New Novel Explodes The Lid Off All Those Striking Dockworkers In Houston

Categories: Get Lit
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A dockworker's strike in Houston? When was the last time we had a dockworker's strike in Houston?

We're not sure, but such an event plays a key role in a new novel that got a big-time review in The New York Times yesterday.

Black Water Rising, by an author named Attica Locke, concerns a black man who is an old flame of a blonde woman who is, in the 1981 timeframe of the book, mayor of Houston.

The mayor, according to the Times, "has a stiff blond head of helmet hair, an important office and a politician's survival skills." Kathy Whitmire, we hardly knew ye!! (Of course, in real life Whitmire ended up marrying a registered sex offender.)

Reviewer Janet Maslin says the book is "atmospheric [and] richly convoluting." Maslin says of Cynthia the mayor and Jay the black guy:
 
The year is 1981. Eleven years earlier, as a student at the University of Houston, Jay wore a dashiki, a goatee and a militant air. Cynthia, Jay remembers, was a noisily outspoken member of Students for a Democratic Society, a white girl drawn to black radicals "as sure as if the Temptations had come to town."

Now Cynthia has a stiff blond head of helmet hair, an important office and a politician's survival skills. Jay has a struggling law practice and a deep, gnawing sense of self-doubt. If he often feels as if others might betray him, he can thank Cynthia for some of that; she fell right out of love with him when he faced trumped-up charges of conspiring to incite violence. She vanished when he stood trial.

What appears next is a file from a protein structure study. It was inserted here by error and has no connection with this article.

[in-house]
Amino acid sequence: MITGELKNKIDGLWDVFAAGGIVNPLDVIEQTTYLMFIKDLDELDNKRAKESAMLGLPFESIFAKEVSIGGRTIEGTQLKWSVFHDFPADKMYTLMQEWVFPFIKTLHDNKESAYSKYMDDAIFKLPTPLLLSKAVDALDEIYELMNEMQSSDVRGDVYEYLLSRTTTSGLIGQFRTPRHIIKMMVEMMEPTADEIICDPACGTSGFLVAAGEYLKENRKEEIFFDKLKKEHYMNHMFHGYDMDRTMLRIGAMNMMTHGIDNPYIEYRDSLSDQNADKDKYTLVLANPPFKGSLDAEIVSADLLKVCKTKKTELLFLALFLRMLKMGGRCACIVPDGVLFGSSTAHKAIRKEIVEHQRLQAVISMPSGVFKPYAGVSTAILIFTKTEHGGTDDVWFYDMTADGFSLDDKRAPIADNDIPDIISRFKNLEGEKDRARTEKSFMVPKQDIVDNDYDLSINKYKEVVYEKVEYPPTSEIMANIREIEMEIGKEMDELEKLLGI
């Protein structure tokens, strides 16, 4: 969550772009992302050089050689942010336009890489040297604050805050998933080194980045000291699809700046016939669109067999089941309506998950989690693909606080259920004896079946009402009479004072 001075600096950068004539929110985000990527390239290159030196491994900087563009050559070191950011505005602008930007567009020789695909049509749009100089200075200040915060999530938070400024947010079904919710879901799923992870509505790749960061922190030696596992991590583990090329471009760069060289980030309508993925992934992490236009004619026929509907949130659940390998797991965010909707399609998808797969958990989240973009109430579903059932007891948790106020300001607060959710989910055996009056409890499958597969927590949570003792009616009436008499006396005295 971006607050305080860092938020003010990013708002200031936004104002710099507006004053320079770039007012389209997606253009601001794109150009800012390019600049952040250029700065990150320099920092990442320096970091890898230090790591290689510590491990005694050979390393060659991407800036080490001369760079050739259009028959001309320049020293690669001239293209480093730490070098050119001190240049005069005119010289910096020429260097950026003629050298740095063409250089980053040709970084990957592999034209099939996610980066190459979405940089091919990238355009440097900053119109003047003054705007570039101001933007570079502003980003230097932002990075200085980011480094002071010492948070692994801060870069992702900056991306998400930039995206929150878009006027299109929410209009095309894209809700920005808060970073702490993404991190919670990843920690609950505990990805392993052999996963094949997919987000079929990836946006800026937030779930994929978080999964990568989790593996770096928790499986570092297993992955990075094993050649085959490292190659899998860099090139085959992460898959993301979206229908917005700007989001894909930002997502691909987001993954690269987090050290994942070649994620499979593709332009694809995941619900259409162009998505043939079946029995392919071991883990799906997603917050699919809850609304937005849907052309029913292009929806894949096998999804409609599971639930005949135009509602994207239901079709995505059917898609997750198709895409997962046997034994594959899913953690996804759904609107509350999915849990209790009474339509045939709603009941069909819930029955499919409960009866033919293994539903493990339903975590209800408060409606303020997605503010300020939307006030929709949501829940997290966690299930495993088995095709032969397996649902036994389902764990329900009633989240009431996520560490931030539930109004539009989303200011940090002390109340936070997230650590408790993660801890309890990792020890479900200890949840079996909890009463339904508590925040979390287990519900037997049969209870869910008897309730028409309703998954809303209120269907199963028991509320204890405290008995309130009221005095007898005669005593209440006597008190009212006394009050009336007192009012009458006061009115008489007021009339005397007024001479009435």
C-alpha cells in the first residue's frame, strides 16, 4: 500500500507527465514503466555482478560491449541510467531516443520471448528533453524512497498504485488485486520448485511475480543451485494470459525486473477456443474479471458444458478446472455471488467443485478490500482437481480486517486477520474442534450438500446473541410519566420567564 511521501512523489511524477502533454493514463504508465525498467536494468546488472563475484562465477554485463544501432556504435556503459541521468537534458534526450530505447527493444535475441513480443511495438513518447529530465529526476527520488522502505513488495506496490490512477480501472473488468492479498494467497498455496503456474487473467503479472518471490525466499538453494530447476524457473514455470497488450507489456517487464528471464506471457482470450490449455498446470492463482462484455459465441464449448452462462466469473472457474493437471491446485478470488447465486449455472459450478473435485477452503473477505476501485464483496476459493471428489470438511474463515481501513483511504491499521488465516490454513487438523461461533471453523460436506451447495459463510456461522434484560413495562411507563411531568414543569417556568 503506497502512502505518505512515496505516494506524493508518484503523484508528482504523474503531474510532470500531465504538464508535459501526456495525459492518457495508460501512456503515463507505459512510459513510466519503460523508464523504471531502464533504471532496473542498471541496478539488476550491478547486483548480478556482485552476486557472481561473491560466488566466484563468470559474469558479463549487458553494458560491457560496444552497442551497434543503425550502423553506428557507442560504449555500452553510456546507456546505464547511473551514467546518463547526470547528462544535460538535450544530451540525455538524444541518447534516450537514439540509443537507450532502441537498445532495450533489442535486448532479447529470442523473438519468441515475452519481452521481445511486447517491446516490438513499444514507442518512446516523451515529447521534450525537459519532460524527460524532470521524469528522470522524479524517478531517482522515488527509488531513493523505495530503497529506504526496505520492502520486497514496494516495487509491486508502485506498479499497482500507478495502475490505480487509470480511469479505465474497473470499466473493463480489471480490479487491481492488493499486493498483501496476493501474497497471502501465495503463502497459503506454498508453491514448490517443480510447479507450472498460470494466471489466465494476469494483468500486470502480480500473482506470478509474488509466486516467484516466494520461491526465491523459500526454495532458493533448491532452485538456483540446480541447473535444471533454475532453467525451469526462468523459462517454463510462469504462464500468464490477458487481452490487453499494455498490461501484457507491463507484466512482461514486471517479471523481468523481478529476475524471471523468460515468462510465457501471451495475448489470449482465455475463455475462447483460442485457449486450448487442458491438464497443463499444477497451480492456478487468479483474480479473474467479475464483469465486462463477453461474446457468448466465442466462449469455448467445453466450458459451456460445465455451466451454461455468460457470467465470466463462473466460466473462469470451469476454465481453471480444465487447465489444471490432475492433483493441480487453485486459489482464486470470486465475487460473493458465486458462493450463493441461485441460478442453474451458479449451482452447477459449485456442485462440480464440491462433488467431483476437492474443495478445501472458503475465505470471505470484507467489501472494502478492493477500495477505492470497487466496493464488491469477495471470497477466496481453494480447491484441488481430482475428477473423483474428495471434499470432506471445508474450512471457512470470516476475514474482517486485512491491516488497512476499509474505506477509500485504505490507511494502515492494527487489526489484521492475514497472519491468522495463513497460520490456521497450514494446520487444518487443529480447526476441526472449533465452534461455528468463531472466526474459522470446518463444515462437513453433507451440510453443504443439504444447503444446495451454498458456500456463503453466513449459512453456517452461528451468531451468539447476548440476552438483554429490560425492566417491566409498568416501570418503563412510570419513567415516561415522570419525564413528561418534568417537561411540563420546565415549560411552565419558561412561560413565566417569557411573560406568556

There's a rescue from drowning in a bayou; there are scenes set, as the Times says, in "places like the huge country-and-western club Gilley's, known for its starring role in the film Urban Cowboy."

And there's the dockworkers strike, which will "lead to Chinatown-style conspiratorial rumblings, with oil supplanting water as the natural resource worth killing for."

The author's website says she's a Houston native who's now a screenwriter in LA. Getting a review in the Times is a nice boost.

And who knows, maybe one of these days Houston will have a dramatic dockworkers' strike.

Update: A morning check of Slampo's Place reveals that Attica Locke is the daughter of mayoral candidate Gene Locke, which we did not know when we wrote this yesterday.
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